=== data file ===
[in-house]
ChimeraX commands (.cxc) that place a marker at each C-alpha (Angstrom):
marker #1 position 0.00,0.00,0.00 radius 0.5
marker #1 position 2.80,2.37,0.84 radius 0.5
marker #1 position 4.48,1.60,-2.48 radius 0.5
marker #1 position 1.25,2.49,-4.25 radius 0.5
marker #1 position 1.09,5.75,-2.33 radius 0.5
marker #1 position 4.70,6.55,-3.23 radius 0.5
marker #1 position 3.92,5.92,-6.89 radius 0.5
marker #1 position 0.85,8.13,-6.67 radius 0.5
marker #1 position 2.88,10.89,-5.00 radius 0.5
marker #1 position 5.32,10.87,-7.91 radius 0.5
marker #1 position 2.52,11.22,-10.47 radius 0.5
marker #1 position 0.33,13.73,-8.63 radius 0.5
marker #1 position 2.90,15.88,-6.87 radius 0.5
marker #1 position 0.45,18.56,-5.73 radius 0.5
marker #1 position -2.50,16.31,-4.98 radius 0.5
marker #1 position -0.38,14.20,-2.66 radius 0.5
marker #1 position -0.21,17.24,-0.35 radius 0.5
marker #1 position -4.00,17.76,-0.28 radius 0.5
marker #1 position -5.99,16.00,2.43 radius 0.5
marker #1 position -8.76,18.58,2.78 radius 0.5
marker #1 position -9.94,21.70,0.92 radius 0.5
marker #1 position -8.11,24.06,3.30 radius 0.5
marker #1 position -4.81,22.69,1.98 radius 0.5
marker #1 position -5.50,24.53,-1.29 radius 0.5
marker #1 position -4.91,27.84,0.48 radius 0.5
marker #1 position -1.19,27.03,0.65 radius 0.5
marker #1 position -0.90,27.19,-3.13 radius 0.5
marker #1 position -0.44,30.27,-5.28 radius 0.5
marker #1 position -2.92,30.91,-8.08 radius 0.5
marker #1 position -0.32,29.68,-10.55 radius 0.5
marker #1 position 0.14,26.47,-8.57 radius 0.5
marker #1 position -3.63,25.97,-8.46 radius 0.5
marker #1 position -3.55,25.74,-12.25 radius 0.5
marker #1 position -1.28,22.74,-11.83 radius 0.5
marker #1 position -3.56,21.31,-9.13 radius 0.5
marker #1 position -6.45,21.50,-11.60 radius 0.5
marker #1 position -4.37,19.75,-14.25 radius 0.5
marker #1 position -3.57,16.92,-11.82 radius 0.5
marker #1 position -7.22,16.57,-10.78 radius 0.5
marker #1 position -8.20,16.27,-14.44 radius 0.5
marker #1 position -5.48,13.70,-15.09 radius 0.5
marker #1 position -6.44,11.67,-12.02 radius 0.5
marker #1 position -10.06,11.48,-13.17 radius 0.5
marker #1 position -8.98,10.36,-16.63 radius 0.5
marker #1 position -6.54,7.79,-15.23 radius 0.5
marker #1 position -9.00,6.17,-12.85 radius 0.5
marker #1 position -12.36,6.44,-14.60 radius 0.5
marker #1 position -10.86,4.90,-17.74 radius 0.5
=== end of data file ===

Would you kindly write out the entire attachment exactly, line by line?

[in-house]
ChimeraX commands (.cxc) that place a marker at each C-alpha (Angstrom):
marker #1 position 0.00,0.00,0.00 radius 0.5
marker #1 position 2.80,2.37,0.84 radius 0.5
marker #1 position 4.48,1.60,-2.48 radius 0.5
marker #1 position 1.25,2.49,-4.25 radius 0.5
marker #1 position 1.09,5.75,-2.33 radius 0.5
marker #1 position 4.70,6.55,-3.23 radius 0.5
marker #1 position 3.92,5.92,-6.89 radius 0.5
marker #1 position 0.85,8.13,-6.67 radius 0.5
marker #1 position 2.88,10.89,-5.00 radius 0.5
marker #1 position 5.32,10.87,-7.91 radius 0.5
marker #1 position 2.52,11.22,-10.47 radius 0.5
marker #1 position 0.33,13.73,-8.63 radius 0.5
marker #1 position 2.90,15.88,-6.87 radius 0.5
marker #1 position 0.45,18.56,-5.73 radius 0.5
marker #1 position -2.50,16.31,-4.98 radius 0.5
marker #1 position -0.38,14.20,-2.66 radius 0.5
marker #1 position -0.21,17.24,-0.35 radius 0.5
marker #1 position -4.00,17.76,-0.28 radius 0.5
marker #1 position -5.99,16.00,2.43 radius 0.5
marker #1 position -8.76,18.58,2.78 radius 0.5
marker #1 position -9.94,21.70,0.92 radius 0.5
marker #1 position -8.11,24.06,3.30 radius 0.5
marker #1 position -4.81,22.69,1.98 radius 0.5
marker #1 position -5.50,24.53,-1.29 radius 0.5
marker #1 position -4.91,27.84,0.48 radius 0.5
marker #1 position -1.19,27.03,0.65 radius 0.5
marker #1 position -0.90,27.19,-3.13 radius 0.5
marker #1 position -0.44,30.27,-5.28 radius 0.5
marker #1 position -2.92,30.91,-8.08 radius 0.5
marker #1 position -0.32,29.68,-10.55 radius 0.5
marker #1 position 0.14,26.47,-8.57 radius 0.5
marker #1 position -3.63,25.97,-8.46 radius 0.5
marker #1 position -3.55,25.74,-12.25 radius 0.5
marker #1 position -1.28,22.74,-11.83 radius 0.5
marker #1 position -3.56,21.31,-9.13 radius 0.5
marker #1 position -6.45,21.50,-11.60 radius 0.5
marker #1 position -4.37,19.75,-14.25 radius 0.5
marker #1 position -3.57,16.92,-11.82 radius 0.5
marker #1 position -7.22,16.57,-10.78 radius 0.5
marker #1 position -8.20,16.27,-14.44 radius 0.5
marker #1 position -5.48,13.70,-15.09 radius 0.5
marker #1 position -6.44,11.67,-12.02 radius 0.5
marker #1 position -10.06,11.48,-13.17 radius 0.5
marker #1 position -8.98,10.36,-16.63 radius 0.5
marker #1 position -6.54,7.79,-15.23 radius 0.5
marker #1 position -9.00,6.17,-12.85 radius 0.5
marker #1 position -12.36,6.44,-14.60 radius 0.5
marker #1 position -10.86,4.90,-17.74 radius 0.5